Redhooker | The Future According to Yesterday

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United States - NY - New York City

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Classical: Contemporary Electronic: Experimental Moods: Type: Experimental
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The Future According to Yesterday

by Redhooker

Broody, dense, electro-acoustic music. Works well with headphones.
Genre: Classical: Contemporary
Release Date: 

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Tracks

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1. Sometimes She Speaks Gently
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4:16 album only
2. Animus
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4:39 album only
3. Sunday Silence
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6:46 album only
4. Twelve Times Goodbye
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9:48 album only
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ABOUT THIS ALBUM


Album Notes
The music on the debut recording of Redhooker was written in a vacated accident-injury law office 700 feet above ground in downtown Manhattan. The music was inspired by a year spent living in a quiet, isolated former port village called Red Hook. The stark contrast of these two environments yields a four piece program that is spacious but dark, dense yet fluid, cautious while extreme. A solo clarinet trails a lone violin creating long swaths of gossamer dissonance while a Rhodes quietly spins out its ostinato. An electric guitar enters the mix as the group embarks on a repetitive but contrapuntally rich dance. When the computer enters, it brings with it a monolithic drone – a composite of acoustic voices collected earlier, blended to reveal rich overtones that take on lives of their own. Gradually the acoustic instruments reenter, singing long lamenting lines vaguely reminiscent of 16th century choral polyphony, while the drone recedes to a role as foundation, and guides the players through the completion of their walk.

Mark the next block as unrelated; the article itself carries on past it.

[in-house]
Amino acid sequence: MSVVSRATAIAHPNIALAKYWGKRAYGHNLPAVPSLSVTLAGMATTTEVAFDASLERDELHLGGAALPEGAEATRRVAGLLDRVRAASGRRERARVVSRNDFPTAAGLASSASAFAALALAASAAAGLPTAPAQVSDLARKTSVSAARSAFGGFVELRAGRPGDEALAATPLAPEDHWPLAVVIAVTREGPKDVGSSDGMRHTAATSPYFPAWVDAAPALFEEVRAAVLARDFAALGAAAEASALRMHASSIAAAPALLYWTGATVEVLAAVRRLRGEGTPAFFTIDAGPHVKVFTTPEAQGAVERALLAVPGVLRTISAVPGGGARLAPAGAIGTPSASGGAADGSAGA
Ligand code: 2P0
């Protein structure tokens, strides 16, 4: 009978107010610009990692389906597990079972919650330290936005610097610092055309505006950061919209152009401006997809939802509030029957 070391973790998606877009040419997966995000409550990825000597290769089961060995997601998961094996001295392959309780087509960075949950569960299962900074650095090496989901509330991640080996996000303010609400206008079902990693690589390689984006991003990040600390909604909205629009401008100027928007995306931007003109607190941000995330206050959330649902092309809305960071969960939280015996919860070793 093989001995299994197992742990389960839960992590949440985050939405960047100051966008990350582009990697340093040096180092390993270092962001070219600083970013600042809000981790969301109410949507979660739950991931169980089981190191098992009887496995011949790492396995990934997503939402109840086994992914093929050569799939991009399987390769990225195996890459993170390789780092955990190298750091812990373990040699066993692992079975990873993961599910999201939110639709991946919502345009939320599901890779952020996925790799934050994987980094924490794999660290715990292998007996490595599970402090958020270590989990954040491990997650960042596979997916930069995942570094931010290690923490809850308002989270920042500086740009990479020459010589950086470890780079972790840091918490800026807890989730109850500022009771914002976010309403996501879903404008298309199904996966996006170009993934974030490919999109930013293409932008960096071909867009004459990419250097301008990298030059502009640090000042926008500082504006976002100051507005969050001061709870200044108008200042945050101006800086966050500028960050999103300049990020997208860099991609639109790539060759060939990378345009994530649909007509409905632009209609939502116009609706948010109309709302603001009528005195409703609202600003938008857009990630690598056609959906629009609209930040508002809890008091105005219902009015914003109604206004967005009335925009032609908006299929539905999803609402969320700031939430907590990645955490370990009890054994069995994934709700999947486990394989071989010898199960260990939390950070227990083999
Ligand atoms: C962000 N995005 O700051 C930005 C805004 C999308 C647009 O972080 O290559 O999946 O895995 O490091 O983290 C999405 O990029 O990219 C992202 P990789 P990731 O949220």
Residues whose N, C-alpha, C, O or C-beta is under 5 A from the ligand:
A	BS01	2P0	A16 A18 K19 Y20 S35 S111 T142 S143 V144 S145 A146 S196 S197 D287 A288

Reviews


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Pamela at CD Baby


Deep and intense, Redhooker's "The Future According to Yesterday" is a solemn and gorgeous piece of classical/electric fusion. While an electric piano lumbers along, plodding through dusty chords and resonating in dark caverns of reverb, strings and woodwinds dart through, leaving remnants of their flighty character in wide swaths of color. Not your traditional quartet, the ensemble consists of a clarinet, a violin, a Rhodes, and an electric guitar, all precise and lamenting. It's easy to get caught up in emotion as the players spin tales of the urban Manhattan cityscape, shriveling from human contact, but longing to be held. It's easy to get hung up on the landscape of the decrepit oceanside village that may harbor a secret or three. These are the songs that speak the darker truth of human life, ringing in the ears of of the facade-bearing city-dwellers, and rolling through the hulls of the small boats put out to paddle the sea. It's perfect soundtrack music.

Micah

Freedom like a warm wind on the coast of being human
Radiohead.Pink Floyd. Portishead. This album is epic in the same way. The sound is as a freedom like a warm wind on the coast of being human. I actually cried while listening. Beautiful. Important album.

Ted Okell


Very atmospheric. Definitely a soundtrack looking for a film. My only gripe is it seems pretty short for an album.